Fluidization is used extensively in industry for drying, mixing and agglomeration processes for applications that range from gasification of biomass, ion exchange processes and high efficiency carbon capture. Although their applications are broad and there are many studies on fluidized beds there is not a lot of information on the initial stages of fluidization when it is induced by local fluid injection. The experiments presented in this talk deal with the study of these early stages of fluidization at the center of a cohesionless bed using the techniques of Planar Laser Induced Fluorescence (PLIF) and refractive-index matching.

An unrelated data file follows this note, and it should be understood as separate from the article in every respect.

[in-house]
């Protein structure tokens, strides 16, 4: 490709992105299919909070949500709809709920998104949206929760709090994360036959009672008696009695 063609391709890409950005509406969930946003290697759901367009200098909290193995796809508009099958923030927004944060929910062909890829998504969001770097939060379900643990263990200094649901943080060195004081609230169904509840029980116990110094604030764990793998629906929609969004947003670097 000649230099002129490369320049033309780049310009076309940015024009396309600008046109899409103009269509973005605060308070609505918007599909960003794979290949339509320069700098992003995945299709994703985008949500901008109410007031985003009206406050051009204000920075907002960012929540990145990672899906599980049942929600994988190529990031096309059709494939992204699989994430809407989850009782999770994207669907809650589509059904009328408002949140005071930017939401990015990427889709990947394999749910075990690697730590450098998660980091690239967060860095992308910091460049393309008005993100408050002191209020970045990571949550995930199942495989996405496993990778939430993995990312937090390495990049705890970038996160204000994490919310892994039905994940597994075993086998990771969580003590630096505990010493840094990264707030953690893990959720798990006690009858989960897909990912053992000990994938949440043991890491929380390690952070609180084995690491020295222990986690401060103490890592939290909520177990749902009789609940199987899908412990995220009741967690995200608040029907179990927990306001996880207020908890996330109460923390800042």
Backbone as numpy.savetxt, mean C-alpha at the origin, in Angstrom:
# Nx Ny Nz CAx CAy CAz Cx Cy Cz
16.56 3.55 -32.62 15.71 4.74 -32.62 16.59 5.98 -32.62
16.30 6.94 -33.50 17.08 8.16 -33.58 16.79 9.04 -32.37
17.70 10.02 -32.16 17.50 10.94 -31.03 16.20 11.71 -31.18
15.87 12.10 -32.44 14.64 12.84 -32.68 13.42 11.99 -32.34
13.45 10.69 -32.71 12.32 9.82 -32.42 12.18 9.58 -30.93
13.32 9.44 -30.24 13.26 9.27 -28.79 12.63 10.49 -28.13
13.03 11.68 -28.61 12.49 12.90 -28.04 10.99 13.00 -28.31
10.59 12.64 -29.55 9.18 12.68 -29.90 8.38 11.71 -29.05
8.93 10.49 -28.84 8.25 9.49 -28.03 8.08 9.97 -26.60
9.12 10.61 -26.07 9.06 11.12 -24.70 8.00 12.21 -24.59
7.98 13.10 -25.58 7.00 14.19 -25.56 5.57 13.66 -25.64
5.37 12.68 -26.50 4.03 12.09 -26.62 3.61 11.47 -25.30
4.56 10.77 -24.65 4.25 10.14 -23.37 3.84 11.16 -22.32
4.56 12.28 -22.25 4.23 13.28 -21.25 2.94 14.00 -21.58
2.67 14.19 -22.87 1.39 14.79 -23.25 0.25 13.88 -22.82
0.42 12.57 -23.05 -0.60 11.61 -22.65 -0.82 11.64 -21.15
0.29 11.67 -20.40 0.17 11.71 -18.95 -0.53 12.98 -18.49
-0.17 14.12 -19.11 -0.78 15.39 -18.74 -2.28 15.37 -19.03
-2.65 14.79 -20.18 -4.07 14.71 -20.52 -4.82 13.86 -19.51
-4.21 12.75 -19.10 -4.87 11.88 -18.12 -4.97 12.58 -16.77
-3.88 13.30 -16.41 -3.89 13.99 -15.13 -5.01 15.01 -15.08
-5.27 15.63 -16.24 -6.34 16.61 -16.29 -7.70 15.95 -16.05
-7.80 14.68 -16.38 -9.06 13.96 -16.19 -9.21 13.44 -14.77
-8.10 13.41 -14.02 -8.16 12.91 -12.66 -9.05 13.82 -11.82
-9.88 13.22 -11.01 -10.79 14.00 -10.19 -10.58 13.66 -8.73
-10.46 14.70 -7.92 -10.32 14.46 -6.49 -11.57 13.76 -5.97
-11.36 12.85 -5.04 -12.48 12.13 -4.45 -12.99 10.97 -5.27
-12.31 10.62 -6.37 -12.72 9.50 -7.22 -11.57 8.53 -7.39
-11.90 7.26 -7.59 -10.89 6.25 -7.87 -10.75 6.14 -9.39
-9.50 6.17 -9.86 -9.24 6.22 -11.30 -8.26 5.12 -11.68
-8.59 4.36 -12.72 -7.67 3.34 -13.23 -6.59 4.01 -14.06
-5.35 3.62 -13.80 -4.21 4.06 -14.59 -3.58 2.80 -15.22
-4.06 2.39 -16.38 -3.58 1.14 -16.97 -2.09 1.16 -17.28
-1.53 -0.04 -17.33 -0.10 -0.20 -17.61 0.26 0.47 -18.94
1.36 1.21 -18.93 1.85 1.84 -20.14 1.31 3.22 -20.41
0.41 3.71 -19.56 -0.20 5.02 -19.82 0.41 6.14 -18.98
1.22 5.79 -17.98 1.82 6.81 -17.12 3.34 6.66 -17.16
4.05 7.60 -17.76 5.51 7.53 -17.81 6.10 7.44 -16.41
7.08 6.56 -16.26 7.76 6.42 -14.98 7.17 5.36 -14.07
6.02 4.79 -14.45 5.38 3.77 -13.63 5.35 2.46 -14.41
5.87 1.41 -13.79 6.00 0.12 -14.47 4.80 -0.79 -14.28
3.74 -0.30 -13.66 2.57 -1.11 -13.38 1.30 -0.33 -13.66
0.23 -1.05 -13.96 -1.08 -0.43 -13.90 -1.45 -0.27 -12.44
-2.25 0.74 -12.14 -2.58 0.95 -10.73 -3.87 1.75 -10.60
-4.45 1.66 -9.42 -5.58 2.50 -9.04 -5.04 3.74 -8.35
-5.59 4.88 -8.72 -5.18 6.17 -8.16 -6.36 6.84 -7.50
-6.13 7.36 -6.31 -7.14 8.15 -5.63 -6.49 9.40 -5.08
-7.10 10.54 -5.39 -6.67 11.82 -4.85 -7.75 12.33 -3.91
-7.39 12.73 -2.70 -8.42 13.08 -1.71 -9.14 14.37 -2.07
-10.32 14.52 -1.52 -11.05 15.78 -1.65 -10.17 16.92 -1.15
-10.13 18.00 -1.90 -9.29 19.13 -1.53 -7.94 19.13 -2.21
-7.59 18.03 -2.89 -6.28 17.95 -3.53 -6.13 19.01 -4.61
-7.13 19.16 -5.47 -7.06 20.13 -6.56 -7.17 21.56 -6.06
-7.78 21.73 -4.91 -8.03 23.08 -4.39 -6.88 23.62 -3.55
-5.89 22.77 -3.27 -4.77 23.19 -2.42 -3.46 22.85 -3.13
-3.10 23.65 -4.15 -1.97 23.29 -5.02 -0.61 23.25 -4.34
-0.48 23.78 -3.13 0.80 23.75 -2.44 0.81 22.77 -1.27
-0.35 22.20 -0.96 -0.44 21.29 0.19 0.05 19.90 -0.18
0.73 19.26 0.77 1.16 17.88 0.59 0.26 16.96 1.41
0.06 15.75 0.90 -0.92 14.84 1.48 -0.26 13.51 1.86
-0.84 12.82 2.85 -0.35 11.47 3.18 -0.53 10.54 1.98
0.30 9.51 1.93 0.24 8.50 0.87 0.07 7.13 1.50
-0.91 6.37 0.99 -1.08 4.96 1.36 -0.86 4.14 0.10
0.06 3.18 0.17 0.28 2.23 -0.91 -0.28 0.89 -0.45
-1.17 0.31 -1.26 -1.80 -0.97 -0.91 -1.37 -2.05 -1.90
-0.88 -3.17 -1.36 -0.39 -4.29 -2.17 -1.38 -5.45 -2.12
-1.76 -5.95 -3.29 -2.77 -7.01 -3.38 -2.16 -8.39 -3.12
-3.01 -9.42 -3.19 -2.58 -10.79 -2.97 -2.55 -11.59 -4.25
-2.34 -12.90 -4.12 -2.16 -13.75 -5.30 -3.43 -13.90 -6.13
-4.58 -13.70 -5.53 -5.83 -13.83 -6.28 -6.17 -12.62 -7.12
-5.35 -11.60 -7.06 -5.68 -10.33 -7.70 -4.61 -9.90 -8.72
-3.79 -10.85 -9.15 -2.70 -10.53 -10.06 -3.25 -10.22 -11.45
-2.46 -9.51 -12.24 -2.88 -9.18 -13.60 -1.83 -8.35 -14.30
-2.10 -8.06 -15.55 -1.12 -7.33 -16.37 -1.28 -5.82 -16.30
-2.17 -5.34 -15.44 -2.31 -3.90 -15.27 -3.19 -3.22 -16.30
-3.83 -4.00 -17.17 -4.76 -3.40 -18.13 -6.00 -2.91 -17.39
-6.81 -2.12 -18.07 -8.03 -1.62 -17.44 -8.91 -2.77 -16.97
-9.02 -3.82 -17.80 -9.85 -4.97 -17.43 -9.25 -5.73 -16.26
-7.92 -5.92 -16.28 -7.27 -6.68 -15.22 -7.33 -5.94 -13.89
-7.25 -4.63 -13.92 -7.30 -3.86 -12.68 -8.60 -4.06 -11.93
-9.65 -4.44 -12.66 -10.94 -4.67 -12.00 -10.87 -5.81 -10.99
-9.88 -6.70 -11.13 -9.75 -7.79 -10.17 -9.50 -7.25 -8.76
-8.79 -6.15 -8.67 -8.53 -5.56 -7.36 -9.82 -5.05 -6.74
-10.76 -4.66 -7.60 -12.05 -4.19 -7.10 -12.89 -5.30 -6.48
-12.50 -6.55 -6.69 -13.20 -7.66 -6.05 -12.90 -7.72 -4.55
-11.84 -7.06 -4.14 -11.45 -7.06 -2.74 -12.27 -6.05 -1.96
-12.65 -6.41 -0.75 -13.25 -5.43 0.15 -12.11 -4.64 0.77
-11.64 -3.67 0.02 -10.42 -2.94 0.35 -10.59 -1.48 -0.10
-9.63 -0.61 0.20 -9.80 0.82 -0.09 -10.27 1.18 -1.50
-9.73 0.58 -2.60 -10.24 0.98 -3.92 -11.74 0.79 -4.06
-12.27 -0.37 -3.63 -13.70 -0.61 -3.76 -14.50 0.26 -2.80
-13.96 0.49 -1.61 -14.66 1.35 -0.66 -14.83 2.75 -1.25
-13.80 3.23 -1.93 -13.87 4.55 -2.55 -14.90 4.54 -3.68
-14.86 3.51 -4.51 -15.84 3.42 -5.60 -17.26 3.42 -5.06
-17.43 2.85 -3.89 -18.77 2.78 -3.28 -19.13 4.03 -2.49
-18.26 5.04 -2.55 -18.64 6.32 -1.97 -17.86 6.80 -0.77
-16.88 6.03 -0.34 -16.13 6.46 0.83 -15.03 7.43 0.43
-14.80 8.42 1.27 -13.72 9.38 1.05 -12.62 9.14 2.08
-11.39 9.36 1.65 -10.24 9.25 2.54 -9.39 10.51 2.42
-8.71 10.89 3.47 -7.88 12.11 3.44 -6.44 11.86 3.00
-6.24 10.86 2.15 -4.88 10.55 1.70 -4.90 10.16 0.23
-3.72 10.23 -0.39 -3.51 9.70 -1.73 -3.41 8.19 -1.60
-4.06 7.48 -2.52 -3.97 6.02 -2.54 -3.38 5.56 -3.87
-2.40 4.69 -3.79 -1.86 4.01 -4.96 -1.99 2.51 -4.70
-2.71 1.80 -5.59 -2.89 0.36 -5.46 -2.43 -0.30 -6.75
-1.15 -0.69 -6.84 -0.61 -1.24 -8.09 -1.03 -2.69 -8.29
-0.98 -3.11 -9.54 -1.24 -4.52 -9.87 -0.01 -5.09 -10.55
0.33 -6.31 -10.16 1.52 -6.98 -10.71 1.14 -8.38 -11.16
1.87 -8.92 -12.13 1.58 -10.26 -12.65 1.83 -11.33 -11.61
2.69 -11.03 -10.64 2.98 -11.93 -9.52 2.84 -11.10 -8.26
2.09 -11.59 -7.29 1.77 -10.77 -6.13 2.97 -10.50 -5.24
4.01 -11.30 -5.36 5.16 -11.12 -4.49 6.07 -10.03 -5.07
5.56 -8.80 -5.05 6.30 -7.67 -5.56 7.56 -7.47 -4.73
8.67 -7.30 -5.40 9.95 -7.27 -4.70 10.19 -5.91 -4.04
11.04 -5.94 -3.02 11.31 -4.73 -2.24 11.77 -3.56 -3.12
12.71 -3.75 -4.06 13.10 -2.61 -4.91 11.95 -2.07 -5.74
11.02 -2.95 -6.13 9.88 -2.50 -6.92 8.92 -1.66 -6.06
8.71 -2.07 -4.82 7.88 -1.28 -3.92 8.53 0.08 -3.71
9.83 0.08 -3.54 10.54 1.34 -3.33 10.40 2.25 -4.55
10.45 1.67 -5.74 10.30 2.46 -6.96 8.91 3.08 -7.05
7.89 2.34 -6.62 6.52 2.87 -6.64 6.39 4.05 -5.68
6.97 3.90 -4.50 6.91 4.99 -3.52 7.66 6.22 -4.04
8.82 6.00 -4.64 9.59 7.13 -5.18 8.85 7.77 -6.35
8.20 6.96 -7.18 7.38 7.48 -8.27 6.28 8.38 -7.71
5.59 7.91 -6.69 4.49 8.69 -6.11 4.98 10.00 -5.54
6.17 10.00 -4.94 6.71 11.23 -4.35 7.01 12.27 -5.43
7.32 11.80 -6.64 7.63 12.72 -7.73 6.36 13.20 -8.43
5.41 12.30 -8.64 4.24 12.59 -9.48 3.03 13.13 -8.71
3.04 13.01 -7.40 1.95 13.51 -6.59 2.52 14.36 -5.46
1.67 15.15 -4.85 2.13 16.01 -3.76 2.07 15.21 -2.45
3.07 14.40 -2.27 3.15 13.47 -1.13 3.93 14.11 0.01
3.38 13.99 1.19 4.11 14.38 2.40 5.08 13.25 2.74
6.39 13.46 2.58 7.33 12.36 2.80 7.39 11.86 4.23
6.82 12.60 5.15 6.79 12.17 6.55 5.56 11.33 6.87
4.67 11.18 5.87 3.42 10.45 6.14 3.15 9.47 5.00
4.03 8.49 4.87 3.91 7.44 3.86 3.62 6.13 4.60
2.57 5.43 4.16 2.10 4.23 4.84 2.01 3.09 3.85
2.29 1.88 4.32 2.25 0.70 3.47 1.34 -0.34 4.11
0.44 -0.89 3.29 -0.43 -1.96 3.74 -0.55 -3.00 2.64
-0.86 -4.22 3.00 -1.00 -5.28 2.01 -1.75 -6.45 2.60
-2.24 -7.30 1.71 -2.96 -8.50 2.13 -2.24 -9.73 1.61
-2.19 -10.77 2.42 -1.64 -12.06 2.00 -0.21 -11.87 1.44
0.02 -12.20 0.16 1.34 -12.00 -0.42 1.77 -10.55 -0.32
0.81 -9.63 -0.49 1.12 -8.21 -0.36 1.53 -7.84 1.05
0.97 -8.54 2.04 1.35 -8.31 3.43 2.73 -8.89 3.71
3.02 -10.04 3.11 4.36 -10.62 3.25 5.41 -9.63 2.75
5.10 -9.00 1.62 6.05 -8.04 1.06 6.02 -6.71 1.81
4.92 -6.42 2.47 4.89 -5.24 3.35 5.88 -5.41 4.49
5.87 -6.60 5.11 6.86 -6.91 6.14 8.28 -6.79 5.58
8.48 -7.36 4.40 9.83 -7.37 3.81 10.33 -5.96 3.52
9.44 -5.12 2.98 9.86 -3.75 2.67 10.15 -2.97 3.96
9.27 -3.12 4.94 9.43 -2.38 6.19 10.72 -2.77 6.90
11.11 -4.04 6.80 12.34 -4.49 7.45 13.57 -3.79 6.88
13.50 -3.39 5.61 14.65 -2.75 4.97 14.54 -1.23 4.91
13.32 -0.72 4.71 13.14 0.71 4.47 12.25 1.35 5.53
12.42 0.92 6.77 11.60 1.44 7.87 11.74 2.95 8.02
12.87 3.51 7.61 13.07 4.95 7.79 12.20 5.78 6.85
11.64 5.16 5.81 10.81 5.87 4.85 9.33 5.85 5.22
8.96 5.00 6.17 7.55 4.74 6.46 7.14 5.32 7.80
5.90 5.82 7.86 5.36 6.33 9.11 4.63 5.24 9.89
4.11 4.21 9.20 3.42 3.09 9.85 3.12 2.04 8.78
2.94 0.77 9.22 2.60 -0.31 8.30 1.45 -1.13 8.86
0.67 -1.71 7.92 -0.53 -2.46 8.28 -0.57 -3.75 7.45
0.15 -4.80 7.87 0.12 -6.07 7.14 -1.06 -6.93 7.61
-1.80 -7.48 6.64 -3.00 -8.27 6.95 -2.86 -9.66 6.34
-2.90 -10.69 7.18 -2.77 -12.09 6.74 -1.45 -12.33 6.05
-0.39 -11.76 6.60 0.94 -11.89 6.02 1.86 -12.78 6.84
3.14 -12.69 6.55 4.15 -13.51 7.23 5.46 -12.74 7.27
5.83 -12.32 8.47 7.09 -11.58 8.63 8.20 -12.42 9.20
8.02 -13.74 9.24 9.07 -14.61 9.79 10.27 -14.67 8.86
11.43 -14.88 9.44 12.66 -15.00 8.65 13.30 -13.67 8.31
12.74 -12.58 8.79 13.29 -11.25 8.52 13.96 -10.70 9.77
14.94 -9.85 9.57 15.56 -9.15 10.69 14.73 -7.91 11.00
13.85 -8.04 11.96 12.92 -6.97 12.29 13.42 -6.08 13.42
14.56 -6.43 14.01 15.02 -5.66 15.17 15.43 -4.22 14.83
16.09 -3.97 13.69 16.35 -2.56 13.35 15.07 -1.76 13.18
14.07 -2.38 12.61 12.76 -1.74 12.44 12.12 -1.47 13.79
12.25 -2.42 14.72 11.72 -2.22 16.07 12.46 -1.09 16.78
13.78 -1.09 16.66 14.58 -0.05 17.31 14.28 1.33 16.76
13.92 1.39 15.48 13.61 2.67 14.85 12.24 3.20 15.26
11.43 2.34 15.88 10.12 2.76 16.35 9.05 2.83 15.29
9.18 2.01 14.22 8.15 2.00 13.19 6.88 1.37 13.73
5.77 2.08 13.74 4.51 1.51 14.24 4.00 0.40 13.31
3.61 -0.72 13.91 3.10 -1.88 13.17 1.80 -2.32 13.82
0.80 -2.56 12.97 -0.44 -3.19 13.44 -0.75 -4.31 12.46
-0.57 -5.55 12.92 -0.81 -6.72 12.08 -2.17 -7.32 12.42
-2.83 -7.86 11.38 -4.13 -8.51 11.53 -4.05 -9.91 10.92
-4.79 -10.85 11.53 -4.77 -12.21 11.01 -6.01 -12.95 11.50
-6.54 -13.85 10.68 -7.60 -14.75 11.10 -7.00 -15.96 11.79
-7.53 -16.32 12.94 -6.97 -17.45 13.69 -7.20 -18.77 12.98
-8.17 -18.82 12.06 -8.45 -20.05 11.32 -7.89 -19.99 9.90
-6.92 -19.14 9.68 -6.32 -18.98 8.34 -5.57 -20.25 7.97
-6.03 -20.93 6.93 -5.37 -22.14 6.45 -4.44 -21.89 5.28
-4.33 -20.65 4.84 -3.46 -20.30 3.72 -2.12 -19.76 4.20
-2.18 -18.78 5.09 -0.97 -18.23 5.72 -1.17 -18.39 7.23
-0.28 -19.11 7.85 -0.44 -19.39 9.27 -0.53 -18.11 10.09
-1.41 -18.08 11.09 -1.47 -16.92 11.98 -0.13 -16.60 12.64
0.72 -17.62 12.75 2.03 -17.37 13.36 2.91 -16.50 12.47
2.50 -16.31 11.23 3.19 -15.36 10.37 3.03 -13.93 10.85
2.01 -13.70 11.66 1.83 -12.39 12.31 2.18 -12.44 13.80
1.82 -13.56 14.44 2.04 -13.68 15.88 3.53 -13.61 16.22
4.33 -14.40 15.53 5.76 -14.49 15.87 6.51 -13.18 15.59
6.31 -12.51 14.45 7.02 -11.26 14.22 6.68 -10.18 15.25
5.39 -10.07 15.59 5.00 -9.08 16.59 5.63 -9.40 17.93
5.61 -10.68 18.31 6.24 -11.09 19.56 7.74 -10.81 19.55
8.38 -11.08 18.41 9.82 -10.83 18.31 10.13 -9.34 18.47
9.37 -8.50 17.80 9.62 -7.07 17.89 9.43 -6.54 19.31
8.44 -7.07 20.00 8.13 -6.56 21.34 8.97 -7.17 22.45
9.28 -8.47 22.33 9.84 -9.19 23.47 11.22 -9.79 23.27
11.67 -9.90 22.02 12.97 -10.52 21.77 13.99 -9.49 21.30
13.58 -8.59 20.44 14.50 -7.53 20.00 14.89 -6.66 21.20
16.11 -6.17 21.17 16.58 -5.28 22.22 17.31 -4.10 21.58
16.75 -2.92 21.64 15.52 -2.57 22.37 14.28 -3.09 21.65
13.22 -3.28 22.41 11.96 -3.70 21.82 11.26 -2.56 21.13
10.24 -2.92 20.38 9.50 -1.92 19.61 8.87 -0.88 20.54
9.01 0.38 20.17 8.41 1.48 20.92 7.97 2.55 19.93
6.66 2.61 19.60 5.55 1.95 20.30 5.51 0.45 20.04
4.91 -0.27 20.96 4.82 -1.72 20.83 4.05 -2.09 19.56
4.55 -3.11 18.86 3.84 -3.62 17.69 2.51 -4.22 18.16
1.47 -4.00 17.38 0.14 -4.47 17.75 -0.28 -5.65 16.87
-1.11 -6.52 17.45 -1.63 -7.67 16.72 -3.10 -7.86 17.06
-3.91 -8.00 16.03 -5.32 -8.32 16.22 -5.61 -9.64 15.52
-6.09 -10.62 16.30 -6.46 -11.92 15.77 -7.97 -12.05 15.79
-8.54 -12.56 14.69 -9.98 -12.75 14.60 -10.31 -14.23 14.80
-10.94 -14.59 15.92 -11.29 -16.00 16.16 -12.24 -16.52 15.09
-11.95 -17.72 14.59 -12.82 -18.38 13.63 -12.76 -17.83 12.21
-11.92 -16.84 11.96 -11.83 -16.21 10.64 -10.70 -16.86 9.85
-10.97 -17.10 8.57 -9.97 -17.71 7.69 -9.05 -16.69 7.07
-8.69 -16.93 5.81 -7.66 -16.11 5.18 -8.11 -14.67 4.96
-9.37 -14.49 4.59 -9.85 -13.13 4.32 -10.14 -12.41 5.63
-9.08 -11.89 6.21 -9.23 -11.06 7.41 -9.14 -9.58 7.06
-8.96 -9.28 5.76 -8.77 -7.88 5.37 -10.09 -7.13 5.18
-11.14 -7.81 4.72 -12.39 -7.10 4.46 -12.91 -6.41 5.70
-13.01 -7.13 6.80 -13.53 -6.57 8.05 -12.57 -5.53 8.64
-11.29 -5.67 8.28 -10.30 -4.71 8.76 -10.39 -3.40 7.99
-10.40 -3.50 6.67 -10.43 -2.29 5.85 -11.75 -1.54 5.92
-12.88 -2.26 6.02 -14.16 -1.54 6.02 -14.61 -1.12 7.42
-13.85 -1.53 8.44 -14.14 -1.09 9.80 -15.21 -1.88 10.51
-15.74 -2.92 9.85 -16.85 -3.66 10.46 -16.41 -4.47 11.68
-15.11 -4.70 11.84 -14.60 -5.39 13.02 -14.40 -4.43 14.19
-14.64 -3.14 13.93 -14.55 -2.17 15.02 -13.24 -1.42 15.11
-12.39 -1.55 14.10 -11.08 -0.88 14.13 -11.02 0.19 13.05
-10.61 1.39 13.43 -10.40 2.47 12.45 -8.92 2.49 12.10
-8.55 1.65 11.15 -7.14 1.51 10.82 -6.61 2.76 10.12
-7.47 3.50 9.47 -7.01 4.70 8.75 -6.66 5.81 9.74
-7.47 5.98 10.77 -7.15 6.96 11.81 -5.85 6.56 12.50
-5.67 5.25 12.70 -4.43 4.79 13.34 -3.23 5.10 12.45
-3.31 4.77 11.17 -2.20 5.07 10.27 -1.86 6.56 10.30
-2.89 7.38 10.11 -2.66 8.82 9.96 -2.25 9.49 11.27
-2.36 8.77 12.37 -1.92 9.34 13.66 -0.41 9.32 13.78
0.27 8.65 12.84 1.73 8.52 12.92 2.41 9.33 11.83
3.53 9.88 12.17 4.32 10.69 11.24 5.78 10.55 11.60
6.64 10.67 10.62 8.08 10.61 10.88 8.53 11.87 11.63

The experimental setup allowed for several parameters to be systematically studied, including particles sizes from 3mm to 10mm, initial bed heights up to 250mm, and different diameters for the injection port from 10mm to 40 mm. Furthermore some experiments varying the particle density and surface roughness of the particles were conducted. The effect of each of these variables on the flowrate needed for fluidization, the magnitude of the velocities at certain regions of the bed, and the dimensions for the fluidization zone are some of the results that will be presented in this talk. It is confirmed in these experiments that the critical flow rate is primarily dependent on the initial height of the granular bed. However, contrary to what was observed previously for relatively small bed height, this dependence is not a linear relation but a progressive saturation was found for larger heights. Conversely, the shape of the chimney seems related only slightly to the bed height and significantly more to the diameter of the injection port but remains far from being proportional. These quantitative data can provide more insight in the behavior of fluidization improving our understanding of the phenomena.